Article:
CINCINNATI -- When it comes to celebrity endorsements, some make more sense than others.
But who better to partner with a restaurant than a man who crouched behind a plate 162 games a year? Especially when that man was a member of the Cincinnati Reds' Great Eight.
At the height of the Big Red Machine mania, Reds catcher Johnny Bench cashed in on his celebrity and position with the opening of Home Plate, a swanky restaurant on the corner of Colerain and Springdale avenues, just outside of Northgate Mall. He opened a second restaurant, Homestretch, in Florence soon after.
"I worked there from the beginning -- I was a busboy and then became a waiter. I made many friends that I'm still in contact with today. It was a fun place to work, and we had many great times," said Linus Diedling, who worked at the restaurant from 1977 to 1979. "Several of us were there for the transition to Prime 'n Wine, but it wasn't the same.
"I do recall one time Johnny Bench came in. I was 16. He snapped his fingers at me for service. I went right up to him and said I thought I deserved to be treated with more respect. He looked at me and smiled and apologized. I thought that was cool."
Bench's sports celebrity was apparent not only in the restaurant name but also in the interior design, which capitalized on his Reds relationship. Diners were immediately greeted by a wall-size version of the well-known photo of Reds pitcher Will McEnaney and Bench celebrating after the final out of the 1975 World Series. Lockers, baseball gear and photos of Bench in action lined the entranceway, and few could pass up the opportunity to sit in the oversized catcher's mitt chair.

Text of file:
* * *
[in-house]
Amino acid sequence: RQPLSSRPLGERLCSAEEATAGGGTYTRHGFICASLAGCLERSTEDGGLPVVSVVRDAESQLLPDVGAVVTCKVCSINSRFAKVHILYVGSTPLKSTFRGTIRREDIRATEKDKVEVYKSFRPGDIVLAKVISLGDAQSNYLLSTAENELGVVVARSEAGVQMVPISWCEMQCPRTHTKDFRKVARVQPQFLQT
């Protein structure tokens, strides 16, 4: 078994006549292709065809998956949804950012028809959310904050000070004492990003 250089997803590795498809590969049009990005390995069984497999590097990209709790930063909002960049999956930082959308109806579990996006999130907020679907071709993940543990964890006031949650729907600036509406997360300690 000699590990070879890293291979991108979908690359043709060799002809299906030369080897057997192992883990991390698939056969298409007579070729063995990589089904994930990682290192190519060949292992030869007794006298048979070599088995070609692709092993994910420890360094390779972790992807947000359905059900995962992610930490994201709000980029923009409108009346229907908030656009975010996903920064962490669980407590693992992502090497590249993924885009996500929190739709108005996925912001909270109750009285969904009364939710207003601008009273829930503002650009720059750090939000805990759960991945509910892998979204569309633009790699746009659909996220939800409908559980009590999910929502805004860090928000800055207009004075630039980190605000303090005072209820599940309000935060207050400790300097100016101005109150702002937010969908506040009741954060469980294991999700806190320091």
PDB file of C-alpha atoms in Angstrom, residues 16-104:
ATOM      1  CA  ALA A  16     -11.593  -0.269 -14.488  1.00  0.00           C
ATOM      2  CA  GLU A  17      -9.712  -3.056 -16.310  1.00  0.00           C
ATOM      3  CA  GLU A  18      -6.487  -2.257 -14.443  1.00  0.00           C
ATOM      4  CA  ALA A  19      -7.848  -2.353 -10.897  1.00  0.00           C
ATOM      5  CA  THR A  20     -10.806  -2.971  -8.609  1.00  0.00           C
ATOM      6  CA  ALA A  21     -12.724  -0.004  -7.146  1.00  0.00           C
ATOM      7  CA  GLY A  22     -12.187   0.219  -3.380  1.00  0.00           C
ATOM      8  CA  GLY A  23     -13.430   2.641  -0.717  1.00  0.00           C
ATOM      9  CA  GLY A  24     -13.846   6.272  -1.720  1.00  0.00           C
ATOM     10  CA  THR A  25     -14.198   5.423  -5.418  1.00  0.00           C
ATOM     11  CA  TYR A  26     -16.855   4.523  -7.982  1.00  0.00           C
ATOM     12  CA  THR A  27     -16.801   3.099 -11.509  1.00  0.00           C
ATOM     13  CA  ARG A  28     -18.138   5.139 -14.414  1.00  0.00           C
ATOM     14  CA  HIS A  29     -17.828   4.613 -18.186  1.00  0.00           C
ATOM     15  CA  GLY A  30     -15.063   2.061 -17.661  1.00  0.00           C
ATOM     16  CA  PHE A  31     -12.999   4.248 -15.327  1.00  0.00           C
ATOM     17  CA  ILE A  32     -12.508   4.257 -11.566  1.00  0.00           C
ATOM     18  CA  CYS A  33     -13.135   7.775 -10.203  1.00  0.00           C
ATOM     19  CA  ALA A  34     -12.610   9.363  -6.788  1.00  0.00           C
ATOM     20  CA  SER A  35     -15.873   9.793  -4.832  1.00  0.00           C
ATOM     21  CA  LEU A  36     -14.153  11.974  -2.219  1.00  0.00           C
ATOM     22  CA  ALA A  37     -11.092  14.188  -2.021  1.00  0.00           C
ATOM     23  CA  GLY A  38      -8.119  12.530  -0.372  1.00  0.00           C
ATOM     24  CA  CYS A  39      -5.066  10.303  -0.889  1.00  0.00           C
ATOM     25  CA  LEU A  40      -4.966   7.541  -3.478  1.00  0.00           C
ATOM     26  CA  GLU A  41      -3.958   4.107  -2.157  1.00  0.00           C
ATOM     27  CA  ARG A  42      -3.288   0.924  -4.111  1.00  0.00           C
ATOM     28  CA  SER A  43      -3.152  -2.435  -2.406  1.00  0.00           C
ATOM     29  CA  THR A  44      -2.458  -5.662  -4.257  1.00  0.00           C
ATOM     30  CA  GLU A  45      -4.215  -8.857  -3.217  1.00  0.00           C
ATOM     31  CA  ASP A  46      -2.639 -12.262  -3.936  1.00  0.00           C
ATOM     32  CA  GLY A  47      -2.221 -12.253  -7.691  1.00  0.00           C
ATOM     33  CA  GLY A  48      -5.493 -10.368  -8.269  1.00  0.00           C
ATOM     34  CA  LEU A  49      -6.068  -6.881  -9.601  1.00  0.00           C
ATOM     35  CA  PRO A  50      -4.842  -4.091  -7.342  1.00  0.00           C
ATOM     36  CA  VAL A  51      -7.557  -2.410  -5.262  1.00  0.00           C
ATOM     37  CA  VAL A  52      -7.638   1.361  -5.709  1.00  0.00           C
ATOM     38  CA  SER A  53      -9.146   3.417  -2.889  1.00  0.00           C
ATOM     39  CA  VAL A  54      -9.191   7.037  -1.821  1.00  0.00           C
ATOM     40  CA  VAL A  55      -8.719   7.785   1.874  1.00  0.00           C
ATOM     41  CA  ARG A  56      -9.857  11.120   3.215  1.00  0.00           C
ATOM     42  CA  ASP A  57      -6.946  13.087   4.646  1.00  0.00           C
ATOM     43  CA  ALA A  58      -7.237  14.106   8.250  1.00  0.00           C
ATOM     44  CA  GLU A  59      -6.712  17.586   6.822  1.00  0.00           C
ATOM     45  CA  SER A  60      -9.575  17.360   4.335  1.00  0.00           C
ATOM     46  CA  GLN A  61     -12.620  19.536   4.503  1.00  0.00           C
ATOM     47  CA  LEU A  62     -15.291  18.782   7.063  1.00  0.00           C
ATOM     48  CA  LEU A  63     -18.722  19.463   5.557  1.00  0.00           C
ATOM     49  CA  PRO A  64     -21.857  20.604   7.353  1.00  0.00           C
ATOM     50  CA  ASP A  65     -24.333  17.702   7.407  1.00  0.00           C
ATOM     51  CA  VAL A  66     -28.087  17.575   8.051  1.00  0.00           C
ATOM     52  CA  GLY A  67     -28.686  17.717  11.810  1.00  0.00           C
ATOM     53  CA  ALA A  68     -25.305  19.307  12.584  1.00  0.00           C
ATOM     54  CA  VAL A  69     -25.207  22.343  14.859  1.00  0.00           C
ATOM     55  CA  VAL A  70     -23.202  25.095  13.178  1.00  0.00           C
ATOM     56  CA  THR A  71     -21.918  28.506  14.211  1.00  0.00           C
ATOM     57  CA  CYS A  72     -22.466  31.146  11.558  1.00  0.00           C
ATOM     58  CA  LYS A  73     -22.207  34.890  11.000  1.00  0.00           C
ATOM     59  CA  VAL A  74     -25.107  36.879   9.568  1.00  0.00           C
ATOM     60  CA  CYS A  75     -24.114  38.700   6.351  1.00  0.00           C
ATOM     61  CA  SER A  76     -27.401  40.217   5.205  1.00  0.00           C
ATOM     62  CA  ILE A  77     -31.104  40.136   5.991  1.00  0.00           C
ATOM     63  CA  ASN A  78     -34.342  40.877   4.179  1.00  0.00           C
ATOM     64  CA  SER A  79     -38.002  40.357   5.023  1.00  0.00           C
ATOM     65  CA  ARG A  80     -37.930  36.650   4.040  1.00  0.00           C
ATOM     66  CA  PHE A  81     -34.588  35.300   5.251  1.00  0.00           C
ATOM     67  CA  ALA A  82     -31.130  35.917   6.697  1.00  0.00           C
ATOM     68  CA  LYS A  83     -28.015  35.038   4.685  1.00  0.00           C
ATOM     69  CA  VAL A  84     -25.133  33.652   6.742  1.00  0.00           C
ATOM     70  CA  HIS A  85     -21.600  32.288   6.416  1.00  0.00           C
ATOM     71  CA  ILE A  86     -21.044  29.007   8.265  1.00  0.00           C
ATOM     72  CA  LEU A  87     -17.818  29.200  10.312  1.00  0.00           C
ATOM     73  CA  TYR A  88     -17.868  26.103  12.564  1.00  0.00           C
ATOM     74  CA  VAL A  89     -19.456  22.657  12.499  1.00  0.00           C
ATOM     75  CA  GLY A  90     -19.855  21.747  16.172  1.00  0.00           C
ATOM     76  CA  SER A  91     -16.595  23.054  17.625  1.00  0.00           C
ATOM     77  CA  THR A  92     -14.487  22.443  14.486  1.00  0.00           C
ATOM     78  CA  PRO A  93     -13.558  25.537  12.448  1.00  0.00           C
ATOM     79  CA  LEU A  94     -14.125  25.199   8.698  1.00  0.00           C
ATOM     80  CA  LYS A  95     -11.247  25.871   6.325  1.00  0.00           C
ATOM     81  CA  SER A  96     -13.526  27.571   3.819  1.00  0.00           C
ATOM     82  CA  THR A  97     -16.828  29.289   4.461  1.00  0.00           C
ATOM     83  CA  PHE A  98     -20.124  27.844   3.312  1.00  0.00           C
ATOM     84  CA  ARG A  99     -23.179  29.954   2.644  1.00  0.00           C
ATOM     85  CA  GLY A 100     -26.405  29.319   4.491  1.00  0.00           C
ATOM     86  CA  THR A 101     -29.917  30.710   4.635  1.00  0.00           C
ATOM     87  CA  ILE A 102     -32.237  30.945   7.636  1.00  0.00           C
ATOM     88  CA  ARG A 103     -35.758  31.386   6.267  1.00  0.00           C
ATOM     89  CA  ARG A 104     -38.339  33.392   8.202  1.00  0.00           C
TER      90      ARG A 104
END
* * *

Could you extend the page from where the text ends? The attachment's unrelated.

"If you were a kid in southwestern Ohio in the 1970s and you could eat anywhere you wanted, the answer was clear: Johnny Bench's Home Plate," said Jonathan Daniel, who writes a blog dedicated to '80s baseball. "I don't remember a whole lot about the restaurant except that there was a huge catcher's mitt chair in the lobby. At my age, it could easily swallow me up, and it was a must-do each time we visited."
The Reds theme continued into the bar area, where a handful of tables were situated in a sunken dugout area complete with batting helmets and warmup gear. A Reds vs. Visitors scoreboard -- scoreless -- lit the remainder of the ritzy lounge area with posh captain's chairs.
Despite its baseball-themed moniker, the remainder of the restaurant paid tribute to Cincinnati's other sports teams. Bengals merchandise dominated the main dining area that included stadium-like tiers, while the other rooms featured Stingers hockey and generic basketball themes. Sadly, the Cincinnati Royals basketball team didn't survive long enough to be included.
This was no sports bar, however. The menu skipped wings and mozzarella sticks for finer fair, including steaks, prime rib, ribs and even snails bourguignonne. Although many came for dinner, some came for the chance to meet baseball's best catcher or his famous friends. As the advertisements said, you never knew who you were going to meet there.
"My dad took our family there one day after a game. We saw some Reds personnel eating at a table close to ours, including Joe Nuxhall. Joe came over and said hi and told us kids to eat our vegetables. I'm pretty sure my dad set that up, but it was cool," Greg Mann wrote in an online post about the restaurant.
Bench even helped in the kitchen on occasion, according to Bruce Fields, who worked there for two years.
Homestretch restaurant closed by late 1978. The Home Plate location was closed soon after when Frisch's offered to purchase both locations and reopen them as part of the Prime 'n Wine franchise. The Northgate location went on to become a TGI Fridays, while the Florence building is now an Olive Garden.